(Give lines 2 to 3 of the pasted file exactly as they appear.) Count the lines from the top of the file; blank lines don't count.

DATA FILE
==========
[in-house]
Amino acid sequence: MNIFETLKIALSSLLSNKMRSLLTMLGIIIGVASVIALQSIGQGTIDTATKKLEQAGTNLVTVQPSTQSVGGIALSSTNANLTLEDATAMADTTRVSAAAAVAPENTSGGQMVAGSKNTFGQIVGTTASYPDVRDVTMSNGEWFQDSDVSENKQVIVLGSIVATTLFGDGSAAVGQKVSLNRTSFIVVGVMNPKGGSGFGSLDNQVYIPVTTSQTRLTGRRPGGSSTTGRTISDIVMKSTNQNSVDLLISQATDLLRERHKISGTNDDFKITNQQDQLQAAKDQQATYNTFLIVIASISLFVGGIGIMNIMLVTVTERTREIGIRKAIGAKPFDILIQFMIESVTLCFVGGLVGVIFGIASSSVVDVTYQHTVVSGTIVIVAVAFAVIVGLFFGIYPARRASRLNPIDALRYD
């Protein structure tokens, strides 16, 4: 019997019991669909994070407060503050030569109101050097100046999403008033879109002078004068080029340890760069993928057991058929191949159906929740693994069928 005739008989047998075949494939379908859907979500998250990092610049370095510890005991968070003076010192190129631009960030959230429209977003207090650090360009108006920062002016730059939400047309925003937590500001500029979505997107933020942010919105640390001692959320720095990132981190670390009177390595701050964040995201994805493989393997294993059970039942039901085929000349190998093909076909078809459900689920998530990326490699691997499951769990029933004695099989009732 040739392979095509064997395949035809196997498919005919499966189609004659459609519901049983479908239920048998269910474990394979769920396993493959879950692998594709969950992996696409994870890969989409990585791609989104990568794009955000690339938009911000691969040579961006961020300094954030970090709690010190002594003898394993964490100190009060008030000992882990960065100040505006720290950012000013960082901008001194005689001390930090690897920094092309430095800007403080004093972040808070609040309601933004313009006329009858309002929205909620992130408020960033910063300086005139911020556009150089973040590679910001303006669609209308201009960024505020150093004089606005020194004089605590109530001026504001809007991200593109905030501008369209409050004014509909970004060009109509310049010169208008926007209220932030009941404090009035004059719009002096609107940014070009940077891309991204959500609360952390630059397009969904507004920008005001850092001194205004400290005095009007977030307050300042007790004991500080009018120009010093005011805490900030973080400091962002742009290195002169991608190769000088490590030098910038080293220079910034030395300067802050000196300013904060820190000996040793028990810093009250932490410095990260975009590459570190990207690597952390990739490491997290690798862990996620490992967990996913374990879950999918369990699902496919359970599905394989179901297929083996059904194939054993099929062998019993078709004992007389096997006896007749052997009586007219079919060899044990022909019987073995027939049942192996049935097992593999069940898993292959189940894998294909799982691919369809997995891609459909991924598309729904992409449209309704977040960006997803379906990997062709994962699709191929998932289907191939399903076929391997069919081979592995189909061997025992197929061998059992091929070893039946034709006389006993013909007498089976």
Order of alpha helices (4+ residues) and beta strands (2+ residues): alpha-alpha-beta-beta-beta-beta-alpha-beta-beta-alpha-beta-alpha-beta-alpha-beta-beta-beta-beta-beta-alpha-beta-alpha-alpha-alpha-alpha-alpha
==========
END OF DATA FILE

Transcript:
Amino acid sequence: MNIFETLKIALSSLLSNKMRSLLTMLGIIIGVASVIALQSIGQGTIDTATKKLEQAGTNLVTVQPSTQSVGGIALSSTNANLTLEDATAMADTTRVSAAAAVAPENTSGGQMVAGSKNTFGQIVGTTASYPDVRDVTMSNGEWFQDSDVSENKQVIVLGSIVATTLFGDGSAAVGQKVSLNRTSFIVVGVMNPKGGSGFGSLDNQVYIPVTTSQTRLTGRRPGGSSTTGRTISDIVMKSTNQNSVDLLISQATDLLRERHKISGTNDDFKITNQQDQLQAAKDQQATYNTFLIVIASISLFVGGIGIMNIMLVTVTERTREIGIRKAIGAKPFDILIQFMIESVTLCFVGGLVGVIFGIASSSVVDVTYQHTVVSGTIVIVAVAFAVIVGLFFGIYPARRASRLNPIDALRYD
């Protein structure tokens, strides 16, 4: 019997019991669909994070407060503050030569109101050097100046999403008033879109002078004068080029340890760069993928057991058929191949159906929740693994069928 005739008989047998075949494939379908859907979500998250990092610049370095510890005991968070003076010192190129631009960030959230429209977003207090650090360009108006920062002016730059939400047309925003937590500001500029979505997107933020942010919105640390001692959320720095990132981190670390009177390595701050964040995201994805493989393997294993059970039942039901085929000349190998093909076909078809459900689920998530990326490699691997499951769990029933004695099989009732 040739392979095509064997395949035809196997498919005919499966189609004659459609519901049983479908239920048998269910474990394979769920396993493959879950692998594709969950992996696409994870890969989409990585791609989104990568794009955000690339938009911000691969040579961006961020300094954030970090709690010190002594003898394993964490100190009060008030000992882990960065100040505006720290950012000013960082901008001194005689001390930090690897920094092309430095800007403080004093972040808070609040309601933004313009006329009858309002929205909620992130408020960033910063300086005139911020556009150089973040590679910001303006669609209308201009960024505020150093004089606005020194004089605590109530001026504001809007991200593109905030501008369209409050004014509909970004060009109509310049010169208008926007209220932030009941404090009035004059719009002096609107940014070009940077891309991204959500609360952390630059397009969904507004920008005001850092001194205004400290005095009007977030307050300042007790004991500080009018120009010093005011805490900030973080400091962002742009290195002169991608190769000088490590030098910038080293220079910034030395300067802050000196300013904060820190000996040793028990810093009250932490410095990260975009590459570190990207690597952390990739490491997290690798862990996620490992967990996913374990879950999918369990699902496919359970599905394989179901297929083996059904194939054993099929062998019993078709004992007389096997006896007749052997009586007219079919060899044990022909019987073995027939049942192996049935097992593999069940898993292959189940894998294909799982691919369809997995891609459909991924598309729904992409449209309704977040960006997803379906990997062709994962699709191929998932289907191939399903076929391997069919081979592995189909061997025992197929061998059992091929070893039946034709006389006993013909007498089976």